Antonio Conte & Pep Guardiola: Chelsea & Man City bosses' contrasting fortunes
Chelsea's win at Manchester City proved to be a game of vast contrasts for opposing managers Antonio Conte and Pep Guardiola.
Conte jumped into the arms of his Chelsea support staff before congratulating his triumphant players at the conclusion of an explosive 3-1 win - while City counterpart Guardiola was left to ponder the ramifications of City's first home league defeat this season and two damaging red cards for Sergio Aguero and Fernandinho.
Conte, like Guardiola a Premier League newcomer, has no such problems after an eighth successive Premier League victory.
The big decisions: Which manager is getting them right?
Conte had his epiphany after a 2-1 defeat at home by Liverpool and a desperate 3-0 loss at Arsenal on 24 September left Chelsea languishing in eighth place, eight points behind then leaders City after six games.
The Italian decided this was the moment he must stay true to his tactical self, reverted to three at the back, moved veteran defender Branislav Ivanovic and midfielder Cesc Fabregas aside and brought about an instant transformation.
Conte's deadline day signings David Luiz and Marcos Alonso have been pivotal to the change. The maverick Brazilian looks well protected in Chelsea's defensive set-up, while Alonso provides left-sided balance to complement the rejuvenated Victor Moses on the right.
The results speak for themselves. Conte is the first Chelsea manager to win eight consecutive Premier League games in a season since Jose Mourinho recorded nine wins in a row in 2006-07.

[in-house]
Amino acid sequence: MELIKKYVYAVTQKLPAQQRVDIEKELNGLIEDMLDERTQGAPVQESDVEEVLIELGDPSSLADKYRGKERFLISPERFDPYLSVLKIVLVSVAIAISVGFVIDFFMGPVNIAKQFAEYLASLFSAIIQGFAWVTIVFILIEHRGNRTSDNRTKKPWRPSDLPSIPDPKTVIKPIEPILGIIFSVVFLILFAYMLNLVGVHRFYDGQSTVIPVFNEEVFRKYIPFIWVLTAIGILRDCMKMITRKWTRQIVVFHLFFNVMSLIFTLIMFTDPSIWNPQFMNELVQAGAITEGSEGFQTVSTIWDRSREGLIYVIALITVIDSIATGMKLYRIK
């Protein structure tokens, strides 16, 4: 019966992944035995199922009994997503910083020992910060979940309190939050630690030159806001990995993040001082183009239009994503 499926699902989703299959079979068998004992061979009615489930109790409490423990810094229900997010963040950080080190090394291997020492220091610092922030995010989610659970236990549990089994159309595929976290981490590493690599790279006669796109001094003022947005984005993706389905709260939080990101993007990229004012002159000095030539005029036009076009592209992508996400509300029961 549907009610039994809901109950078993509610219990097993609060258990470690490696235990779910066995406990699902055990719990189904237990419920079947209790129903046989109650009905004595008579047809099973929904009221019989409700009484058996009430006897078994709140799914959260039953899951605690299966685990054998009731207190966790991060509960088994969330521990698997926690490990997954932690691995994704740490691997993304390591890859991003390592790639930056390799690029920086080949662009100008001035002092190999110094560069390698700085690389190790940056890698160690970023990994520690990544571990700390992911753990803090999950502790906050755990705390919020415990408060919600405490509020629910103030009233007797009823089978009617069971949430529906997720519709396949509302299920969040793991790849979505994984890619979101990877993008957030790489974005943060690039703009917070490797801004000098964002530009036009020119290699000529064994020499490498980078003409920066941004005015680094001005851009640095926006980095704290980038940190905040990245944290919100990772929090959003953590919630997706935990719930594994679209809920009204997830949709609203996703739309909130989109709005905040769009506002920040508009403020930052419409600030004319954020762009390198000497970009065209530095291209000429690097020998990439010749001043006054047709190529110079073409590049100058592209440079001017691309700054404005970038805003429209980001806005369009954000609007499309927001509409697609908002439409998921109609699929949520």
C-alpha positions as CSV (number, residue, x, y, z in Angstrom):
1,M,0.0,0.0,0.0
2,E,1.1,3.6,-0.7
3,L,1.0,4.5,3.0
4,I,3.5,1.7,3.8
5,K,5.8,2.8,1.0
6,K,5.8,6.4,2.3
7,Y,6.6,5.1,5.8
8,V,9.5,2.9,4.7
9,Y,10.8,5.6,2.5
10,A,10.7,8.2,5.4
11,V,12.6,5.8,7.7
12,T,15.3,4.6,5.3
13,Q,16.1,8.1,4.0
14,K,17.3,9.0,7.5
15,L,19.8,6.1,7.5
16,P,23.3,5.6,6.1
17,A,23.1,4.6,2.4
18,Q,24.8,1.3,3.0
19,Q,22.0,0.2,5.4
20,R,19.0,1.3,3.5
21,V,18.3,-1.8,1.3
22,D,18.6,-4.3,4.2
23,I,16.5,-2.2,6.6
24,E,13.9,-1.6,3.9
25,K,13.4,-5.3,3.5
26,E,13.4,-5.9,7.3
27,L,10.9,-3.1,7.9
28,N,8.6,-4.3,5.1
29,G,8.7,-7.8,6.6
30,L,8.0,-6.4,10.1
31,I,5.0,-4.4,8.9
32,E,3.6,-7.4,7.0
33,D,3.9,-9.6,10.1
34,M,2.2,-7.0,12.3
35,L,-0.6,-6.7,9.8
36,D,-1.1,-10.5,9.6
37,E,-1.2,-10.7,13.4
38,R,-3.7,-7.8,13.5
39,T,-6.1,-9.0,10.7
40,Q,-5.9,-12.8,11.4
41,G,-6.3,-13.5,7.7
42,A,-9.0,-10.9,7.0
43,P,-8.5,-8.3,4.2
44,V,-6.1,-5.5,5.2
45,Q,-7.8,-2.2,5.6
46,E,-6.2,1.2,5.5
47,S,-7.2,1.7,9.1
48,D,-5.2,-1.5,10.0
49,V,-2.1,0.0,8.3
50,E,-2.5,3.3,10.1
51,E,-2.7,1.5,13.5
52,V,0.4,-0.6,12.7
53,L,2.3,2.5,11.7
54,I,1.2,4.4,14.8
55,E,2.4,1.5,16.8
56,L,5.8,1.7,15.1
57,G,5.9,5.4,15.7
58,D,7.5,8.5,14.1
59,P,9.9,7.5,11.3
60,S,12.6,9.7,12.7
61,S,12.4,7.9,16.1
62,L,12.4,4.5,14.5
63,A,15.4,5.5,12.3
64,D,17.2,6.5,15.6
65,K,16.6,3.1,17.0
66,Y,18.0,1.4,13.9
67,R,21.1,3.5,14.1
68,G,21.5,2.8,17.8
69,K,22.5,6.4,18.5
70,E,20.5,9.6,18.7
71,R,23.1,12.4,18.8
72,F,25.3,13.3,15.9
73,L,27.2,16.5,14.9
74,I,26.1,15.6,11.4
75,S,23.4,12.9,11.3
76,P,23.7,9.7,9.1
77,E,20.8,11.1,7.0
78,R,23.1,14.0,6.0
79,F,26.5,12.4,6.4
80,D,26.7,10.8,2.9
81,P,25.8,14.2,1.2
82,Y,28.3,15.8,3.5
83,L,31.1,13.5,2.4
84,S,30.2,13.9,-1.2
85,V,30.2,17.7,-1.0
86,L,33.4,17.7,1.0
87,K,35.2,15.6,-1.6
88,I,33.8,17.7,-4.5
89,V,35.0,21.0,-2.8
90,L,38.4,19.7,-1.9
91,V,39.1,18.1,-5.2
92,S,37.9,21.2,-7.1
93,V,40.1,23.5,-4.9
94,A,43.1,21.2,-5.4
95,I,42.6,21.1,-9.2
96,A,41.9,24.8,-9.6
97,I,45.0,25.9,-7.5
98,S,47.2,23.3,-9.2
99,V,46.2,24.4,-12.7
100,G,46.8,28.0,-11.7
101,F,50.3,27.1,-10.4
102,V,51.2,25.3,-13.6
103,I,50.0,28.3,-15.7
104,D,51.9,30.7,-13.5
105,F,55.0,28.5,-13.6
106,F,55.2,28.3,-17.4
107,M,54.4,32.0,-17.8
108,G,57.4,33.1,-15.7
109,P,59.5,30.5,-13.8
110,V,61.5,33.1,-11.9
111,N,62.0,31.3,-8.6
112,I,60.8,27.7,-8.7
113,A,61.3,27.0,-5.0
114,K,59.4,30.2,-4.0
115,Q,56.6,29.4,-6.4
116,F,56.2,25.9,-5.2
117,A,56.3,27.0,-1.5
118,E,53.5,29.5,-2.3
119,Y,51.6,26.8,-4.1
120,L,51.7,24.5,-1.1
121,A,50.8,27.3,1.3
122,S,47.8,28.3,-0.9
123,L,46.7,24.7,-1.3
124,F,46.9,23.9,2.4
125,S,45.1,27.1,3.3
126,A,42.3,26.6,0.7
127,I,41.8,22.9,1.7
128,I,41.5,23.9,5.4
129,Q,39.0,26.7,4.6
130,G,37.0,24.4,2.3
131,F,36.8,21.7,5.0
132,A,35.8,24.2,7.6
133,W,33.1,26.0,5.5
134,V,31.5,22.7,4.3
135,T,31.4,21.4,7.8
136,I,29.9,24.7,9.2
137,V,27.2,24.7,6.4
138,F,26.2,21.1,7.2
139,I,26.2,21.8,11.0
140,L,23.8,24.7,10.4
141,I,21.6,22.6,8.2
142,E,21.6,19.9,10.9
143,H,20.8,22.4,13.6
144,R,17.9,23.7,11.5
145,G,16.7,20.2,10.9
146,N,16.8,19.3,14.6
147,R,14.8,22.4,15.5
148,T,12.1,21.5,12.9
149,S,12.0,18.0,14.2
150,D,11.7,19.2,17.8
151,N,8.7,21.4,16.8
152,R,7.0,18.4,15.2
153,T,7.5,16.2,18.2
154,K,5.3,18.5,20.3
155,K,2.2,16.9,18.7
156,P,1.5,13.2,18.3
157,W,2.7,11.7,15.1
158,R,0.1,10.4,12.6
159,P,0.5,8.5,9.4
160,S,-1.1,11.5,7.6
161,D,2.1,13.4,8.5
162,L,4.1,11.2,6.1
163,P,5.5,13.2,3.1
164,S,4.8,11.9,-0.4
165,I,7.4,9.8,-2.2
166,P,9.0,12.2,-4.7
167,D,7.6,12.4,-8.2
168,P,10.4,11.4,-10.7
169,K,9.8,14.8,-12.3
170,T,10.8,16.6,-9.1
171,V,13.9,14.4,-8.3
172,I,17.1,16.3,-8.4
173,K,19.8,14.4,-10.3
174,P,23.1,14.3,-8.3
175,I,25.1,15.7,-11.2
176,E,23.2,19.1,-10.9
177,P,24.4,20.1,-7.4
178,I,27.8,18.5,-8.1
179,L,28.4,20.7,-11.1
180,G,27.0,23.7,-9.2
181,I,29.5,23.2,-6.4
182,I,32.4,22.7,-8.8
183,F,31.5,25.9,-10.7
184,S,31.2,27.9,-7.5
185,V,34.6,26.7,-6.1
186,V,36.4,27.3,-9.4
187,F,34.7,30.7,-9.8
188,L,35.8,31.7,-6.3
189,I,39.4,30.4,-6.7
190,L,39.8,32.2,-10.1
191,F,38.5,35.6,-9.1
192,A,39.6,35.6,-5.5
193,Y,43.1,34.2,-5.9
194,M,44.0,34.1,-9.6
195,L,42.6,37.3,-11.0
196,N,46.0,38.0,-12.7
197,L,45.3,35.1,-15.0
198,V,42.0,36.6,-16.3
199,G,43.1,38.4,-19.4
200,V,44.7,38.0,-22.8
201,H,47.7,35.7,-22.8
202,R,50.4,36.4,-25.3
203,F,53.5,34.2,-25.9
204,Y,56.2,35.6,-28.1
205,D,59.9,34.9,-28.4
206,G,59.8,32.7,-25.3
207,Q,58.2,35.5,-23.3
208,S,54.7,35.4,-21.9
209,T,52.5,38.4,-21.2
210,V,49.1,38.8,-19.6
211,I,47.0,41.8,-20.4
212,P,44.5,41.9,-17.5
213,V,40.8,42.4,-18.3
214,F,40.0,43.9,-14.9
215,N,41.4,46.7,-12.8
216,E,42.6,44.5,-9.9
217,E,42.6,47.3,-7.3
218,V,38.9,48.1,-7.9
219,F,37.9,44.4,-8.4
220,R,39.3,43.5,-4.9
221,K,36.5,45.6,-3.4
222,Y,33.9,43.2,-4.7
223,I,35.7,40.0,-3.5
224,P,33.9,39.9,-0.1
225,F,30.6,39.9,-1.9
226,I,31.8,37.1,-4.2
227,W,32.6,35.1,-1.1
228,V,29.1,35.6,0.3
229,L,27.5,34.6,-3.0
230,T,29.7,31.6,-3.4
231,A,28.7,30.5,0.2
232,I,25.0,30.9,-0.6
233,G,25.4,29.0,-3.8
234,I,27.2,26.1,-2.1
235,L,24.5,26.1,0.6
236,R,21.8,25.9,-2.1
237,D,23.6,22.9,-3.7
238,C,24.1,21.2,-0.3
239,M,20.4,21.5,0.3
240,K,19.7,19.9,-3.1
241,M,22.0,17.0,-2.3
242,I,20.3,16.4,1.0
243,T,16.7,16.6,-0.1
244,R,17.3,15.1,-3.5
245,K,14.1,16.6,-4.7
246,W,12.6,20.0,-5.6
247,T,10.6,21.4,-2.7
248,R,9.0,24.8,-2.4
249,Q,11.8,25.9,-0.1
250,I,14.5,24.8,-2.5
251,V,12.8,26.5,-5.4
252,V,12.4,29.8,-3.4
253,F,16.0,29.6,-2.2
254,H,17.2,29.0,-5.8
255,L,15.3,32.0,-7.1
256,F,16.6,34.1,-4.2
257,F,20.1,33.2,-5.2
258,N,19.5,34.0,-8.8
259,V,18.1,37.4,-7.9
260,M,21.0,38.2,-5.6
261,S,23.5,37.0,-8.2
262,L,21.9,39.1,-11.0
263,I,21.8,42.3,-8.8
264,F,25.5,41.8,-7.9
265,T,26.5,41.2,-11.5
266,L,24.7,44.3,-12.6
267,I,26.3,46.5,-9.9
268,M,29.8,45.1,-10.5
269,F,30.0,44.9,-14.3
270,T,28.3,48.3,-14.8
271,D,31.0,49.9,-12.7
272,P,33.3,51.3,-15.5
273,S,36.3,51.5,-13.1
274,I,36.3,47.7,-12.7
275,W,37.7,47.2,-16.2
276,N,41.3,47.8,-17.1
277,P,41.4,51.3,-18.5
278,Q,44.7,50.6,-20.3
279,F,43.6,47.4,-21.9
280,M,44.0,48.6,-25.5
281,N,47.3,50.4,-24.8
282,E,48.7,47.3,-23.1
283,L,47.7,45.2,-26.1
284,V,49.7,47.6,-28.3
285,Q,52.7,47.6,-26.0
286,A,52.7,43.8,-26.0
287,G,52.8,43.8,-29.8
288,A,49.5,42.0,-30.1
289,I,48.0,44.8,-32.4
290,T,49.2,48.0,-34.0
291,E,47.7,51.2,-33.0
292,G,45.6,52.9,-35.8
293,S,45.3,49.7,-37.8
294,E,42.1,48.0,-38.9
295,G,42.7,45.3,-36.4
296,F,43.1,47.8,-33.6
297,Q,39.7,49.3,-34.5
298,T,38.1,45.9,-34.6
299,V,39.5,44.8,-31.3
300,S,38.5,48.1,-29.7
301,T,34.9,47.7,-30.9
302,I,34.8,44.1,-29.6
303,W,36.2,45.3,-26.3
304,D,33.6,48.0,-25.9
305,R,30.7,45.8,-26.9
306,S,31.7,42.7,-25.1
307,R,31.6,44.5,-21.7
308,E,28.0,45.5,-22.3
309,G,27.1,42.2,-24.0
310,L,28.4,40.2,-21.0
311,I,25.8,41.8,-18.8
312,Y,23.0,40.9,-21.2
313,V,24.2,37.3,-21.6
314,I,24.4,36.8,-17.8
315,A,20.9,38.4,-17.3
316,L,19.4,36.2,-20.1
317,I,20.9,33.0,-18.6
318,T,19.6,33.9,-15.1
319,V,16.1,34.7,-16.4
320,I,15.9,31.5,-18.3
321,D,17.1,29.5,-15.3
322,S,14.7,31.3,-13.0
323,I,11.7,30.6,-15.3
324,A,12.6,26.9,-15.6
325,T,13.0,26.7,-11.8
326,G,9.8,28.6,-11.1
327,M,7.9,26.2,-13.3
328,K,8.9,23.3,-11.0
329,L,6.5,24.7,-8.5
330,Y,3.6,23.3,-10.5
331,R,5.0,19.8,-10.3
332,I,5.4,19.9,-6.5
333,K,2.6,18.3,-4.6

Fast forward from that loss to Arsenal and Chelsea now lead City by four points.
Conte was brave, decisive and has turned Chelsea's season around and sparked renewed optimism in a team that was sinking under Mourinho 12 months ago.
Guardiola, in contrast, has still to produce hard evidence that arguably his biggest decision since arriving at Manchester City has been justified.
The Spaniard's glowing reputation and outstanding pedigree, backed up by great successes at Barcelona - where he won two Champions Leagues - and Bayern Munich, means his wisdom is rarely, if ever, questioned.
When he made it clear England goalkeeper Joe Hart had no future at City and sent him on loan to Torino, it was very much a case of bringing in his own man when Claudio Bravo arrived from Barcelona in a £17m deal.
For all Hart's faults - and he is far from perfect - there has been nothing to suggest the 33-year-old Bravo is actually as good as his predecessor, let alone better.
If managers with a lesser reputation than Guardiola had made this decision, it would have been subjected to far greater scrutiny.
Bravo, whose unique selling point was apparently his ability with the ball at his feet, does not seem quite so adept at what might be regarded as goalkeeping's more basic challenges, such as making saves and generally giving off an air of authority.
He is hardly a relaxing, reassuring presence. When Willian raced on to Diego Costa's pass to score Chelsea's crucial second goal, Bravo's positioning and attempts to save actually ensured the chance was easier to take than it really was.
To raise a question mark against Guardiola may be seen as sacrilege by some - but Bravo will need to produce a lot more to even stand comparison with Hart.
Consistent Conte v constant City change
Conte's stability and selection has reaped a rich reward. He made one change for this game, his first in those eight winning matches, replacing injured Nemanja Matic with Cesc Fabregas.
Chelsea have the lowest number of changes in the Premier League this season, making just eight alterations to their starting line-up over the course of the campaign.
Of course this part of Conte's life is made a lot easier by not having midweek matches because Chelsea are not involved in Europe and have been eliminated from the EFL Cup. He does not have to cope with the dangers of excess demands on his players.
Guardiola has no such luxuries but still chose to make six changes from their previous Premier League game, the 2-1 win at Burnley, even though City had a blank week before this meeting with Chelsea.